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Incidence and risk patterns of anxiety and depressive disorders and categorization of generalized anxiety disorder.
Arch Gen Psychiatry. 2010 Jan; 67(1):47-57.AG

Abstract

CONTEXT

Controversy surrounds the diagnostic categorization of generalized anxiety disorder (GAD).

OBJECTIVES

To examine the incidence, comorbidity, and risk patterns for anxiety and depressive disorders and to test whether developmental features of GAD more strongly support a view of this condition as a depressive as opposed to an anxiety disorder.

DESIGN

Face-to-face, 10-year prospective longitudinal and family study with as many as 4 assessment waves. The DSM-IV Munich Composite International Diagnostic Interview was administered by clinically trained interviewers.

SETTING

Munich, Germany.

PARTICIPANTS

A community sample of 3021 individuals aged 14 to 24 years at baseline and 21 to 34 years at last follow-up.

MAIN OUTCOME MEASURES

Cumulative incidence of GAD, other anxiety disorders (specific phobias, social phobia, agoraphobia, and panic disorder), and depressive disorders (major depressive disorder, and dysthymia).

RESULTS

Longitudinal associations between GAD and depressive disorders are not stronger than those between GAD and anxiety disorders or between other anxiety and depressive disorders. Survival analyses reveal that the factors associated with GAD overlap more strongly with those specific to anxiety disorders than those specific to depressive disorders. In addition, GAD differs from anxiety and depressive disorders with regard to family climate and personality profiles.

CONCLUSIONS

Anxiety and depressive disorders appear to differ with regard to risk constellations and temporal longitudinal patterns, and GAD is a heterogeneous disorder that is, overall, more closely related to other anxiety disorders than to depressive disorders. More work is needed to elucidate the potentially unique aspects of pathways and mechanisms involved in the etiopathogenesis of GAD. Grouping GAD with depressive disorders, as suggested by cross-sectional features and diagnostic comorbidity patterns, minimizes the importance of longitudinal data on risk factors and symptom trajectories.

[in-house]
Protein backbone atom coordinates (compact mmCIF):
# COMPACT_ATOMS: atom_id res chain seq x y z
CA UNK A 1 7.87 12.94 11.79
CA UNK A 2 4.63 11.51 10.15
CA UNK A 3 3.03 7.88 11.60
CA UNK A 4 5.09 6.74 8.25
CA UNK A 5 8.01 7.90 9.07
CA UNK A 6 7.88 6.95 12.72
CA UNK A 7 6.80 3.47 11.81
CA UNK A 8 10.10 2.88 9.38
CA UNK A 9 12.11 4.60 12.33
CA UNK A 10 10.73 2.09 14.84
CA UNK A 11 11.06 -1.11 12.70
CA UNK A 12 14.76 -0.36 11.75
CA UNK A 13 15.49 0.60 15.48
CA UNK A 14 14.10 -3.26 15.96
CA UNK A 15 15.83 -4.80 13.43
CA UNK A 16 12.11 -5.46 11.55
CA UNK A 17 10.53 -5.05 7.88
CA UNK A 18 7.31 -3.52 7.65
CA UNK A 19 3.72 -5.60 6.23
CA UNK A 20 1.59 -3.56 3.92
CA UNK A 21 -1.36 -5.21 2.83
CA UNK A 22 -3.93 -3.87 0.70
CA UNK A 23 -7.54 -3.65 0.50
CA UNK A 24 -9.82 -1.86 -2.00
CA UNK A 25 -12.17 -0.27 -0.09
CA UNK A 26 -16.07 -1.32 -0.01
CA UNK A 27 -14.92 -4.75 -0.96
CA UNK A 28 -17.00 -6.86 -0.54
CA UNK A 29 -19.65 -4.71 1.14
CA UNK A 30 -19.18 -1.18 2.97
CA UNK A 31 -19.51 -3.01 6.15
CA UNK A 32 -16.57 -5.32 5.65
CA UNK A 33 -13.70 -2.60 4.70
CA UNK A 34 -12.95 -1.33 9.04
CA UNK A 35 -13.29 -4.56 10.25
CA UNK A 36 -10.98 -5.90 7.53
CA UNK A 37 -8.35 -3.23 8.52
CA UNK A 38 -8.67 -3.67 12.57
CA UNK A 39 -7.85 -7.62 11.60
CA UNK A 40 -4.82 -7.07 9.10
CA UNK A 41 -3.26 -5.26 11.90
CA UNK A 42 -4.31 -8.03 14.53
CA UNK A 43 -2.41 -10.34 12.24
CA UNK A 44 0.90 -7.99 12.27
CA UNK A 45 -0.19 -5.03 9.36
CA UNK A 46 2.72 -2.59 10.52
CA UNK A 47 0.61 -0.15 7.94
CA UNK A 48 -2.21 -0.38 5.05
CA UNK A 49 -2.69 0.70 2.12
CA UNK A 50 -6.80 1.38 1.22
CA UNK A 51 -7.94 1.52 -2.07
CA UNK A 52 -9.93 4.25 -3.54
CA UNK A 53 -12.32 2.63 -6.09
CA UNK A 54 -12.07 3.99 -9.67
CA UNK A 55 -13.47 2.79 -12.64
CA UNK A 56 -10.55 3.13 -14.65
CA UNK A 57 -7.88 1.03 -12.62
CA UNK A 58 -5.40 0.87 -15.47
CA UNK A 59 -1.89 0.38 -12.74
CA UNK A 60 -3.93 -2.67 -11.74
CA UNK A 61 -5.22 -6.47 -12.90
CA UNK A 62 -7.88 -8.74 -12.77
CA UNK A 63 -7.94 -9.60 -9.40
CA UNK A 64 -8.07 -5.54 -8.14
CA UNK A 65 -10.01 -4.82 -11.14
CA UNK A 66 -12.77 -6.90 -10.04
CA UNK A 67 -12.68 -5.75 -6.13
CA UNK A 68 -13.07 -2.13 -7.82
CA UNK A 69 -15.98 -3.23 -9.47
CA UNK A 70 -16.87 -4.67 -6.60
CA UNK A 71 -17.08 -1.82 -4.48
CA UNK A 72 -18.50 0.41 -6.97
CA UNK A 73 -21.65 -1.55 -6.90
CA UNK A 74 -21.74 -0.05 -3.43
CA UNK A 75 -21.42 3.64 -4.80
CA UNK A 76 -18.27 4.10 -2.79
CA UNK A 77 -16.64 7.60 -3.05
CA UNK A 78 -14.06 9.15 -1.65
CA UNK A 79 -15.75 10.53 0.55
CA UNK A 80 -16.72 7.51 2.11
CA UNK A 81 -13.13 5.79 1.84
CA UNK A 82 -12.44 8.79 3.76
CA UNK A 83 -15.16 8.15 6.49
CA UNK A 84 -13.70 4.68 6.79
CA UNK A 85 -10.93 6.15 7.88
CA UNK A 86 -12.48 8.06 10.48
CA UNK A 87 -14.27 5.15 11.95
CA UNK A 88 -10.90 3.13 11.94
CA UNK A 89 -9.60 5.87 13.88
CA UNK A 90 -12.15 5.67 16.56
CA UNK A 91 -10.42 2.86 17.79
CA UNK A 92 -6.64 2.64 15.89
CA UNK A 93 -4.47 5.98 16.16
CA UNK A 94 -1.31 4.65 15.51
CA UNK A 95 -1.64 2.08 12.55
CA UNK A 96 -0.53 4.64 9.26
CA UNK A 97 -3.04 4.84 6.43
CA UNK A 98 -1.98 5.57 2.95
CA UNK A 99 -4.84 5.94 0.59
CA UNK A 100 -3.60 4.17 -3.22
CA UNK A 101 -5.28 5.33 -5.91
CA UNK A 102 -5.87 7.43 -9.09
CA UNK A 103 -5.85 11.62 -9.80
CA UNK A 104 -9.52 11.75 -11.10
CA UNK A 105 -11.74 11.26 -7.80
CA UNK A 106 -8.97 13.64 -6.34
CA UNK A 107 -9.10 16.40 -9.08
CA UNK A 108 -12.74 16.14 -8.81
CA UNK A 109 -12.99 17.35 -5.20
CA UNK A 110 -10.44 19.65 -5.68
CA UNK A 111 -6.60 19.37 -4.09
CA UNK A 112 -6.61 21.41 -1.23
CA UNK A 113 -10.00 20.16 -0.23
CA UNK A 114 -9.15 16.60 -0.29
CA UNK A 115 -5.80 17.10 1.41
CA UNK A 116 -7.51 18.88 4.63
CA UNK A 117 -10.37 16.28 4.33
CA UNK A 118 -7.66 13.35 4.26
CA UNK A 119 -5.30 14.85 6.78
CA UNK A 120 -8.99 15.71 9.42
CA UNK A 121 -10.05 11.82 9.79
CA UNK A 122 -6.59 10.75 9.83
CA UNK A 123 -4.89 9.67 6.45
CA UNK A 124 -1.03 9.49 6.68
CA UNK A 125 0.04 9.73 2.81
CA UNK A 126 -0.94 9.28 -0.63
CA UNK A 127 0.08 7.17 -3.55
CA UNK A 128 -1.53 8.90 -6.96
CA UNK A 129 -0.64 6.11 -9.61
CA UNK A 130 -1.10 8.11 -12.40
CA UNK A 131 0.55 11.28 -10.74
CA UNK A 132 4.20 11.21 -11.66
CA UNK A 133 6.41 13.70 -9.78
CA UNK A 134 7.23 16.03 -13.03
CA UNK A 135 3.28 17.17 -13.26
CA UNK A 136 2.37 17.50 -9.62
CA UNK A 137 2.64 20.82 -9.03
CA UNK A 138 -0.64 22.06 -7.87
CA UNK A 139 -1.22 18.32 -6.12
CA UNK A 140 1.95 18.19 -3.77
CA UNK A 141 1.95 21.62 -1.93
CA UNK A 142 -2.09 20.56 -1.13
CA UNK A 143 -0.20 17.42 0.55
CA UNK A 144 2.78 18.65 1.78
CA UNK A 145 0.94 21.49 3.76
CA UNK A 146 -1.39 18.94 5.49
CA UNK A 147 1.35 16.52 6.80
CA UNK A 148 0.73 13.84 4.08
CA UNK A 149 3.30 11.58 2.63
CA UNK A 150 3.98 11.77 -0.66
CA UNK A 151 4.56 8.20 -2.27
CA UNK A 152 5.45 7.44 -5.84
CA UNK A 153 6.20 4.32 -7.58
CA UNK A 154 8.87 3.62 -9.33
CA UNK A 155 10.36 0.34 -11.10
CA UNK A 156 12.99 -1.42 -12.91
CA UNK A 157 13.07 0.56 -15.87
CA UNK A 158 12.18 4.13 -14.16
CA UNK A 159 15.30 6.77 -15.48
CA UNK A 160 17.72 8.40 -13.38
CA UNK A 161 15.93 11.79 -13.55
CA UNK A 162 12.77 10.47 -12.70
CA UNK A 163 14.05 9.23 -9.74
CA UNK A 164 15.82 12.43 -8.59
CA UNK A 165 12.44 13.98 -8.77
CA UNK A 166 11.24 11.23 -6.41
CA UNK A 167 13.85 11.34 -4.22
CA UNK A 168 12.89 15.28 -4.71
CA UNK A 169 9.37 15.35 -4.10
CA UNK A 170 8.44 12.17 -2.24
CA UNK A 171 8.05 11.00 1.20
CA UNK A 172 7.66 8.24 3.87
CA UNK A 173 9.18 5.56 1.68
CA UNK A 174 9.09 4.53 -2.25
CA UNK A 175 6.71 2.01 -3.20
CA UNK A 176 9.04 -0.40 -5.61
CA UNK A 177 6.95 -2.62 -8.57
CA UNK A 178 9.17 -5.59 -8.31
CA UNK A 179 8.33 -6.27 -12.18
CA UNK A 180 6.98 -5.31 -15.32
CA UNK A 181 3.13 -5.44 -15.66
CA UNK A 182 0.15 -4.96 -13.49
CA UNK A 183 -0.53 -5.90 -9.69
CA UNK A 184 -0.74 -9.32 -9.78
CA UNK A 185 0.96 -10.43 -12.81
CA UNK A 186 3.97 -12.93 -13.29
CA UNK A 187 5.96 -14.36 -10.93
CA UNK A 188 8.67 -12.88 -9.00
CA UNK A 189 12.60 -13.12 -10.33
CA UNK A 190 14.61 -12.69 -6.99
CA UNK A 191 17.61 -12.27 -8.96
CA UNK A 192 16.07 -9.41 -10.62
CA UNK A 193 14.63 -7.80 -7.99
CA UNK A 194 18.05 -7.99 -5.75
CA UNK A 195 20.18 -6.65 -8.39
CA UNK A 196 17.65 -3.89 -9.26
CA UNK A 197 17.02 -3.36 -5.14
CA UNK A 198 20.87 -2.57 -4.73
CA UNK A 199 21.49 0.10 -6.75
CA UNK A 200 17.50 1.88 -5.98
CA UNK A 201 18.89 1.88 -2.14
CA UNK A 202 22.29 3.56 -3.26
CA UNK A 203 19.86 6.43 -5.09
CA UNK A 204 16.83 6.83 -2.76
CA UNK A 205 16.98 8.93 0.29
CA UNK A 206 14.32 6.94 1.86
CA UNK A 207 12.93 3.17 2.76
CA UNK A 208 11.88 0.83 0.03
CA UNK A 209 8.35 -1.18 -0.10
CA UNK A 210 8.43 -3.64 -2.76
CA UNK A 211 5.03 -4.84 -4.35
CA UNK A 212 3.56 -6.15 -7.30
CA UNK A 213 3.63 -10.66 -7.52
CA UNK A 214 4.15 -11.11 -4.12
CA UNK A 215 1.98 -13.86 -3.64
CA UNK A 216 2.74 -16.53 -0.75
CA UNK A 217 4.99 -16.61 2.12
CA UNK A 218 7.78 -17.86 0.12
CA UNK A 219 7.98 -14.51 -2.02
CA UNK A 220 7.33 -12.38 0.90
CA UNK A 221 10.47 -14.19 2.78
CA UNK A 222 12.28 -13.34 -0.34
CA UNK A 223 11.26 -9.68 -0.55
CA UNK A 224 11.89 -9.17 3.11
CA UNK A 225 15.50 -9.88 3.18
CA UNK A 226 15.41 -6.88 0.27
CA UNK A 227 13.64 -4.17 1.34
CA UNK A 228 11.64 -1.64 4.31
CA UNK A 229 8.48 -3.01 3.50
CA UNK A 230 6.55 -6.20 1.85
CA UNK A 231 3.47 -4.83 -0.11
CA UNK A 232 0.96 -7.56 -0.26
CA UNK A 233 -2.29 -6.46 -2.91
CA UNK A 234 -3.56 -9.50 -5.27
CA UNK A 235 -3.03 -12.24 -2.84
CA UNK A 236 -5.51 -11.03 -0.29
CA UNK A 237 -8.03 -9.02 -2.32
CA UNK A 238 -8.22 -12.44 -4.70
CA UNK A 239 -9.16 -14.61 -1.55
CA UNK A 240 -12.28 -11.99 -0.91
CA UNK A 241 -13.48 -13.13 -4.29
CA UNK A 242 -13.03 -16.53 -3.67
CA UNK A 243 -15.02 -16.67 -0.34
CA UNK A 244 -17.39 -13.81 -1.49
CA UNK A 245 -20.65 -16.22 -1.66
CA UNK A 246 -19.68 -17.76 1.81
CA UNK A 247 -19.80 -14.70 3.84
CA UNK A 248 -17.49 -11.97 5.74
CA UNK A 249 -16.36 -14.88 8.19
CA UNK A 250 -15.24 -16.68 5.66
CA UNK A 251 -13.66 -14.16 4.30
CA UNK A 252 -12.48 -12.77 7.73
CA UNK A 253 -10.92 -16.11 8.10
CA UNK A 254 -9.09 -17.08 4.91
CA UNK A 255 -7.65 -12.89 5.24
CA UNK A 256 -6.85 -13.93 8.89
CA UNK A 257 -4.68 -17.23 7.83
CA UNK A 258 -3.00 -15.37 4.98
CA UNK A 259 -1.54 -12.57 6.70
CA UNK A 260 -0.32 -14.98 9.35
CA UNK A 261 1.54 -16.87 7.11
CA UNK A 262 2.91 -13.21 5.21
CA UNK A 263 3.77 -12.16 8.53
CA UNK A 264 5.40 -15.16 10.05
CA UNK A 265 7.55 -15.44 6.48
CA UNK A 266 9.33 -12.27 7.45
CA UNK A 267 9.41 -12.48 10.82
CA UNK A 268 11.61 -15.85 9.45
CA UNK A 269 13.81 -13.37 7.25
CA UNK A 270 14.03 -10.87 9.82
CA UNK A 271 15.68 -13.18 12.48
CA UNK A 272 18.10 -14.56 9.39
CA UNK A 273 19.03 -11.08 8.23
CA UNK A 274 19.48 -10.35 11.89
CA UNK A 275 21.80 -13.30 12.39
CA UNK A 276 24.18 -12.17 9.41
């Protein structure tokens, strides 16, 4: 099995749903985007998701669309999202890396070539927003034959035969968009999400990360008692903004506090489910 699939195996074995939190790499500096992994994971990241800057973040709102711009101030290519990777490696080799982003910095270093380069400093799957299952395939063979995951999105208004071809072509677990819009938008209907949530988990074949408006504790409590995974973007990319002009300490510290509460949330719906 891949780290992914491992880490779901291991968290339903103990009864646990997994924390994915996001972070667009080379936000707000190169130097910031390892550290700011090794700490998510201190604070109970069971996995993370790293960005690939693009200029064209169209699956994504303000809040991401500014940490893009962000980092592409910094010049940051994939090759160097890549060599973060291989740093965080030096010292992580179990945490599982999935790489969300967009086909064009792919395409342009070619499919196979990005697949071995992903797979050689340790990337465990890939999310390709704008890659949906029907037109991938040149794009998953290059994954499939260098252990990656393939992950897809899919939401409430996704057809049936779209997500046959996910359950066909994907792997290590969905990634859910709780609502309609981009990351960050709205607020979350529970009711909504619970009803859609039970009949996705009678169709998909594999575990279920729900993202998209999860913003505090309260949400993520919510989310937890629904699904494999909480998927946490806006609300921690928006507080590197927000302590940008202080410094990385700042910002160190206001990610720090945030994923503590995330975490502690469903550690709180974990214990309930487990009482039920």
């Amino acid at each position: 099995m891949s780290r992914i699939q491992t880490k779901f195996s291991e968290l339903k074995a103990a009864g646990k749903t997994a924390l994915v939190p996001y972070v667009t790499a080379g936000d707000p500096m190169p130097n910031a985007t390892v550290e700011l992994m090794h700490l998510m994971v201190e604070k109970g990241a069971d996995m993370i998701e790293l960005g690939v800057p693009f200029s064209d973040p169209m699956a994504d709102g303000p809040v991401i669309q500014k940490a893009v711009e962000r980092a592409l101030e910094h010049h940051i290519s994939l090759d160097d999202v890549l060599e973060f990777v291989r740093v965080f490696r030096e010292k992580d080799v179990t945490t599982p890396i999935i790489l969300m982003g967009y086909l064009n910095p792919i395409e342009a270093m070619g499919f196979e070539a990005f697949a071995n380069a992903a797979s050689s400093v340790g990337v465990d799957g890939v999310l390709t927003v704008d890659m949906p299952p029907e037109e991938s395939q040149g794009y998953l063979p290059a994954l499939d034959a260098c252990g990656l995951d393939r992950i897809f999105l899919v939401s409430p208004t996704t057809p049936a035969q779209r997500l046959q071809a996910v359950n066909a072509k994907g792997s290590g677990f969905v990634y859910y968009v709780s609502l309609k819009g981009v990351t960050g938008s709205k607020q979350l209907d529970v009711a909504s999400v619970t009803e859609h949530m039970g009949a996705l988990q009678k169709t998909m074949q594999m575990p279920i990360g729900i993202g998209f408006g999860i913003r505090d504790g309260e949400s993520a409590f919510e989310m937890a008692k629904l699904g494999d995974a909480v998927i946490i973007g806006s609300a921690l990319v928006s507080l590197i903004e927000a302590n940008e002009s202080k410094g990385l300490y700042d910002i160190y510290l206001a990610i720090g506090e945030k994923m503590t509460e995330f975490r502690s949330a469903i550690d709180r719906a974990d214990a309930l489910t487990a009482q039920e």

Authors+Show Affiliations

Institute of Clinical Psychology and Psychotherapy, Technische Universitaet Dresden, Chemnitzer St 46, 01187 Dresden, Germany. Katja.Beesdo@tu-dresden.deNo affiliation info availableNo affiliation info availableNo affiliation info available

Pub Type(s)

Comparative Study
Journal Article
Research Support, Non-U.S. Gov't

Language

eng

PubMed ID

20048222

Citation

Beesdo, Katja, et al. "Incidence and Risk Patterns of Anxiety and Depressive Disorders and Categorization of Generalized Anxiety Disorder." Archives of General Psychiatry, vol. 67, no. 1, 2010, pp. 47-57.
Beesdo K, Pine DS, Lieb R, et al. Incidence and risk patterns of anxiety and depressive disorders and categorization of generalized anxiety disorder. Arch Gen Psychiatry. 2010;67(1):47-57.